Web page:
White, Beige, and Brown Types of Body Fat
Did you know there are different types of body fat?
In fact, the body has white, beige, and brown adipocytes, or fat cells. Thus, this substance is either healthy or unhealthy depending on its color.
Types of body fat
White body fat
The white body fat is the one most people are familiar with, that is, the one that accumulates. It’s an energy reserve and its metabolic impact is responsible for all the pathogenesis associated with obesity.
Unfortunately, it’s the most abundant type of fat in the human body and obese people have it in large amounts.
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This type of body fat is thermogenic; that is, it activates the metabolism to obtain energy in the form of heat. In fact, its dark color is due to its high density of mitochondria (energy unit of the cells).
The activation of brown adipocytes increases the oxidation of fatty acids (lipolysis).
Until a few years ago, people believed that this type of body fat was only present in newborns so they could maintain an optimal temperature after its appearance in the external environment.
However, today we know it’s also present in adults and there’s more of it in thinner people, although in a smaller proportion. At least according to a study published in the Current Opinion in Lipidology magazine.
People with obesity have a lower amount of brown adipocytes.
The location of this kind of fat in newborns is in the interscapular region and can represent up to 5% of total body weight. It’s dispersed among the white adipocytes in adults, mainly in the neck, supraclavicular region, periaortic tissue, paravertebral region, and perirenal zone.
Beige body fat
The discovery of beige fat is quite recent. These are white adipocytes that behave like brown ones by the action of certain stimuli that activate the secretion of irisin. The white adipocytes recover their original behavior when the stimulus goes away.
Irisin is a hormone that turn white fat into brown.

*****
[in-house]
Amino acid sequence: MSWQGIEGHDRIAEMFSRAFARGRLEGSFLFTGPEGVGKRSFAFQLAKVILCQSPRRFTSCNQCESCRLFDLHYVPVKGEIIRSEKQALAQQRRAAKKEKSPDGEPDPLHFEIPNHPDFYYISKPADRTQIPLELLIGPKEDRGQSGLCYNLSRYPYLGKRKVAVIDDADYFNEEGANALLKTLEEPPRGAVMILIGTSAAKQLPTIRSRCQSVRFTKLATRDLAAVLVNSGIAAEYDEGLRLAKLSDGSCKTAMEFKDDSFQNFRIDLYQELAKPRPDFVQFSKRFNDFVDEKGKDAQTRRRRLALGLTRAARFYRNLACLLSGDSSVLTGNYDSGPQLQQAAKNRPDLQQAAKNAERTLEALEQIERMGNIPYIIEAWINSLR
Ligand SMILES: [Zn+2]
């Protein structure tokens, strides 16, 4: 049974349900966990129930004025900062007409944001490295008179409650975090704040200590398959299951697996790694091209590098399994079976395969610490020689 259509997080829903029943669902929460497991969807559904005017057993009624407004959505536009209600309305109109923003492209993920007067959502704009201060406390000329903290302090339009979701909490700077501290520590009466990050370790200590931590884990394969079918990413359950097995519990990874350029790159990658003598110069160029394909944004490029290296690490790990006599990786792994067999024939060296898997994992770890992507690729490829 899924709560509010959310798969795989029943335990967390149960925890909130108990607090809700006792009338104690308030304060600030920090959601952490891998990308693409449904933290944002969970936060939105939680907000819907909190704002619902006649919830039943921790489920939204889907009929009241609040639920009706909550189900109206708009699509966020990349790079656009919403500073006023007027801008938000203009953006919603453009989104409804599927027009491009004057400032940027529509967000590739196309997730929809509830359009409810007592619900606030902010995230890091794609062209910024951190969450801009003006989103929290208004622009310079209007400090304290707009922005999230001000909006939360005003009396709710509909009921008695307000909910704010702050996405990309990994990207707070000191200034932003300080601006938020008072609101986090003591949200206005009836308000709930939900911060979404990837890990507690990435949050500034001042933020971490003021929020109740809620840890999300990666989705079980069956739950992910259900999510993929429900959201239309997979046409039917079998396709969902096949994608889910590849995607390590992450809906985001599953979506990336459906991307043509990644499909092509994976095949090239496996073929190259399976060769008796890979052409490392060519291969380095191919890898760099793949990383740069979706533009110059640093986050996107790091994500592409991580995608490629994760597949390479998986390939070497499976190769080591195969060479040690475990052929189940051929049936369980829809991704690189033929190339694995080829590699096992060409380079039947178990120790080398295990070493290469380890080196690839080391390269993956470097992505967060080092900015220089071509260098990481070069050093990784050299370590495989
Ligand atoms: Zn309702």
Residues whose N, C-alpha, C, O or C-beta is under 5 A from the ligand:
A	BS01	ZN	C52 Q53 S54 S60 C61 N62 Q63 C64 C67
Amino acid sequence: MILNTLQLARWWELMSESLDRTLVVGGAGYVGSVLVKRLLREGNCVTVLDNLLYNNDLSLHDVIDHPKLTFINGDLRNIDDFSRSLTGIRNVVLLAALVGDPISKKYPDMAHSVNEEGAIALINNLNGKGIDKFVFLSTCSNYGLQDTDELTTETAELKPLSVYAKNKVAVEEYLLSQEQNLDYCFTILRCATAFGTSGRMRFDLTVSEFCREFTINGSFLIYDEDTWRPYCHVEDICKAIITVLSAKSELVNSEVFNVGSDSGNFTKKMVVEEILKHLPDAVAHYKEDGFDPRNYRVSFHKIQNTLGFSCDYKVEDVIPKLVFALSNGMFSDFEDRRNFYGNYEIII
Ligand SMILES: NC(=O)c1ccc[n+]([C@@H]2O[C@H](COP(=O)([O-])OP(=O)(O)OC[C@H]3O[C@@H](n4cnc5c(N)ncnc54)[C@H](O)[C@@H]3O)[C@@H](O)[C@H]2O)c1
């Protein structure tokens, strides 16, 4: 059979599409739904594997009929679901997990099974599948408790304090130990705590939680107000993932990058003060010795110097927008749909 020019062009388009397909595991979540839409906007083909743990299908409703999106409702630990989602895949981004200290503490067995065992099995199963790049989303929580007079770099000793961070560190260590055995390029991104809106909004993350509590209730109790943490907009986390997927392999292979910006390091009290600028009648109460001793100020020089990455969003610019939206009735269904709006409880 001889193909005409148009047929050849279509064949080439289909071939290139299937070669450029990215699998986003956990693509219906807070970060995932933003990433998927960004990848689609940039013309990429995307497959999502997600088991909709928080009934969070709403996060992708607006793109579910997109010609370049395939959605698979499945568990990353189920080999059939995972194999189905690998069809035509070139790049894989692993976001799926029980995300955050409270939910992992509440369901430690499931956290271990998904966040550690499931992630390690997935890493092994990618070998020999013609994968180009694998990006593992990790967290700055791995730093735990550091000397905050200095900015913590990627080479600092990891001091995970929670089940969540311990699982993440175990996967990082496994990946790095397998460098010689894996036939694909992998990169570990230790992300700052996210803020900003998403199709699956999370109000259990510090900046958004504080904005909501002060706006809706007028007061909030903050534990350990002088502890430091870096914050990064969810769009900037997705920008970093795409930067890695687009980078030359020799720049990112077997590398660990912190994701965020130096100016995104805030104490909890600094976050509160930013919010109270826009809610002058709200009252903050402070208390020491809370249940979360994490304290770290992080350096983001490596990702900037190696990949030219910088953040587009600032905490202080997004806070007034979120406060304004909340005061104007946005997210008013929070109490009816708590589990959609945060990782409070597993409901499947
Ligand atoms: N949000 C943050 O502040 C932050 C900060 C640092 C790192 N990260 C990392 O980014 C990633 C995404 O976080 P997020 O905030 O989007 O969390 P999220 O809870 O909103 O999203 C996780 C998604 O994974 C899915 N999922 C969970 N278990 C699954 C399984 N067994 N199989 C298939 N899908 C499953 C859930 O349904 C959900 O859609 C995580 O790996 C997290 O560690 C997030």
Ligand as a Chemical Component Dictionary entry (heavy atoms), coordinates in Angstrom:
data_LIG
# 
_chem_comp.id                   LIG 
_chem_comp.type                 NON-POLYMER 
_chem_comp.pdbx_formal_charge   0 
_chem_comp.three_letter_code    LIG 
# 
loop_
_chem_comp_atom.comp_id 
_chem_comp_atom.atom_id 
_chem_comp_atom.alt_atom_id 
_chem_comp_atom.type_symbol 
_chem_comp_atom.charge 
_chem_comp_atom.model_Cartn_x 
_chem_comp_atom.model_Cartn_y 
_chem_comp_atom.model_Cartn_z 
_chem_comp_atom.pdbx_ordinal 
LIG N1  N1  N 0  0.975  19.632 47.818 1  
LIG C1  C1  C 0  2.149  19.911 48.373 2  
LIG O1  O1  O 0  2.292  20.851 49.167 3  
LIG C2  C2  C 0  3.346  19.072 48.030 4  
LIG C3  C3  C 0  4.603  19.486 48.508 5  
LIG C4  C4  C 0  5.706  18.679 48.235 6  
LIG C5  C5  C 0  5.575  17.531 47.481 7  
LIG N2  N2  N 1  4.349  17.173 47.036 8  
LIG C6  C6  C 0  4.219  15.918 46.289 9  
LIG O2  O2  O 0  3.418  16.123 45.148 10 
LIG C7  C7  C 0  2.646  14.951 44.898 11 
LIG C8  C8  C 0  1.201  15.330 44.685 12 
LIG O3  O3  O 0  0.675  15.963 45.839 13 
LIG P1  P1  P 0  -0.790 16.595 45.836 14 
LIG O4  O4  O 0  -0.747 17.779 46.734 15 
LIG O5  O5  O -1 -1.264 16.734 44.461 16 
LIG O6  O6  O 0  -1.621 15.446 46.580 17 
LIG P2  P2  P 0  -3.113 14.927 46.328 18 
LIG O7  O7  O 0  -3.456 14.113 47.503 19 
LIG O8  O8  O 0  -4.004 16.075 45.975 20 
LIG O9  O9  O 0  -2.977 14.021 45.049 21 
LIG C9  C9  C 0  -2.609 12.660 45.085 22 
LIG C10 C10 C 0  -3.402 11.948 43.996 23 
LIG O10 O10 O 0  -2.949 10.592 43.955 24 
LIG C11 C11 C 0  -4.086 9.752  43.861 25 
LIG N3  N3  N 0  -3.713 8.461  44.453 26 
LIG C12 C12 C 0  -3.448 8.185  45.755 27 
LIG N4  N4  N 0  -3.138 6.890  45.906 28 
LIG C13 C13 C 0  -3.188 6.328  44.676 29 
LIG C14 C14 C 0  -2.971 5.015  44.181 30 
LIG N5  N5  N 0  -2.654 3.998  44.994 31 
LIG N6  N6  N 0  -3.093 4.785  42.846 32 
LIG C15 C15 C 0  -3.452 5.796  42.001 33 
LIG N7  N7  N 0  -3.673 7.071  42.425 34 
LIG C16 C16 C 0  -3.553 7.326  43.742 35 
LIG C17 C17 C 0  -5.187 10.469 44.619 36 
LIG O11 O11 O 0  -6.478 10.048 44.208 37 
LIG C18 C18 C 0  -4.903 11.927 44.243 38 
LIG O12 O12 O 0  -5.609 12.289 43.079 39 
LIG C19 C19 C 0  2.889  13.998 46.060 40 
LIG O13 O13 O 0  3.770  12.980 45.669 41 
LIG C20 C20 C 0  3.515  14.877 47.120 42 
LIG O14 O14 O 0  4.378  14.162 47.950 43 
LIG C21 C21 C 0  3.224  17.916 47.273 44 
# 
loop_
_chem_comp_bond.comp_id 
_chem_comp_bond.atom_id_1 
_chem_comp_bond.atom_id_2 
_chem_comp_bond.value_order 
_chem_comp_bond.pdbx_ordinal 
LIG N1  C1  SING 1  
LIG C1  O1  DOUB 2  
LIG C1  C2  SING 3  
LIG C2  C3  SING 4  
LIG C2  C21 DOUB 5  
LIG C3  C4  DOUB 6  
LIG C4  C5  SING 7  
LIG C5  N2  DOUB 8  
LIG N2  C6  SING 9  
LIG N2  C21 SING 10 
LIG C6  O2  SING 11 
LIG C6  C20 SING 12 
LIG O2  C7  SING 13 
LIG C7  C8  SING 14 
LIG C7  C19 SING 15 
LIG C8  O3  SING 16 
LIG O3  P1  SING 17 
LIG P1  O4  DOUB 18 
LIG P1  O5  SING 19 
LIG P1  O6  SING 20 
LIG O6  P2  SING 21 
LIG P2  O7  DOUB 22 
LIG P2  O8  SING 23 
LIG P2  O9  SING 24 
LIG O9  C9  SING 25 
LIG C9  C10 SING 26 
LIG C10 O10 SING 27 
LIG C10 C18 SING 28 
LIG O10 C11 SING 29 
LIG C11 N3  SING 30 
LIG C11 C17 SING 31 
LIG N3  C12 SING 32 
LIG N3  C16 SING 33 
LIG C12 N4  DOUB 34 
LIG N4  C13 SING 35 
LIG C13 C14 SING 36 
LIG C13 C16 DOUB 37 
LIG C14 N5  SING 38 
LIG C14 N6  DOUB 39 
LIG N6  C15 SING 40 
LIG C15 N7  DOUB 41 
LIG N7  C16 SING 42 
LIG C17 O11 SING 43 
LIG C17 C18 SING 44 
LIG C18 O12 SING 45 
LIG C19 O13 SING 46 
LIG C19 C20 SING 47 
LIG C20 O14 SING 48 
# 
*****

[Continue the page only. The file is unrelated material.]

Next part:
Furthermore, this type of fat decreases with age according to an article published in the Frontiers in Endocrinology journal.
Now you know which types of body fat are the healthiest. Based on it, your new goal should be to increase the number of brown adipocytes and maximize the conversion of white fat to beige. So let’s get into the kind of stimuli you need to accomplish it.
Stimuli that favor the browning of white fat
Colder temperatures and physical exercise are the only two stimuli capable of activating brown fat and making white fat behave as such momentarily. Thus, these are key to the management of obesity and its complications.
Current research continues to look for ways to brown the white fat and to maximize its effect.
This is particularly important in cases of hyperplastic obesity due to an increase in the number of adipocytes. Currently, the different ways of dealing with overweight only allow a reduction in the size of the adipocytes and not their number.
Thus, people who became obese during childhood (hyperplastic obesity) will always maintain a greater obesogenic tendency than those who became obese later on (hypertrophic). So the key here is to make them behave differently as we cannot eliminate the adipocytes.
Cold temperatures against obesity
So far, exposure to cold is the most powerful and effective stimulus to activate brown fat and make white adipocytes behave like brown ones. However, there are no known exposure strategies yet that are effective and not damaging.
Researchers continue to search for effective strategies that don’t involve long periods of cold exposure.
The impact of physical exercise on body fat
This is further evidence of the benefits of physical activity; these go beyond caloric expenditure. We know it can stimulate brown tissue and make the target behave like it momentarily.
Furthermore, it can modify the obesogenic epigenetics.
There are different types of fat
Scientists revealed there are three different types of body fat. However, we don’t know exactly how to stimulate the increase of deposits of healthy fats yet.
Thus, there’s still research to conduct. Stay tuned!
All cited sources were thoroughly reviewed by our team to ensure their quality, reliability, currency, and validity. The bibliography of this article was considered reliable and of academic or scientific accuracy.
- Heeren J., Scheja L., Brown adipose tissue and lipid metabolism. Curr Opin Lipidol, 2018. 29 (3): 180-185.
- Zoico E., Rubele S., De Caro A., Nori N., et al., Brown and beige adipose tissue and aging. Front Endocrinol, 2019.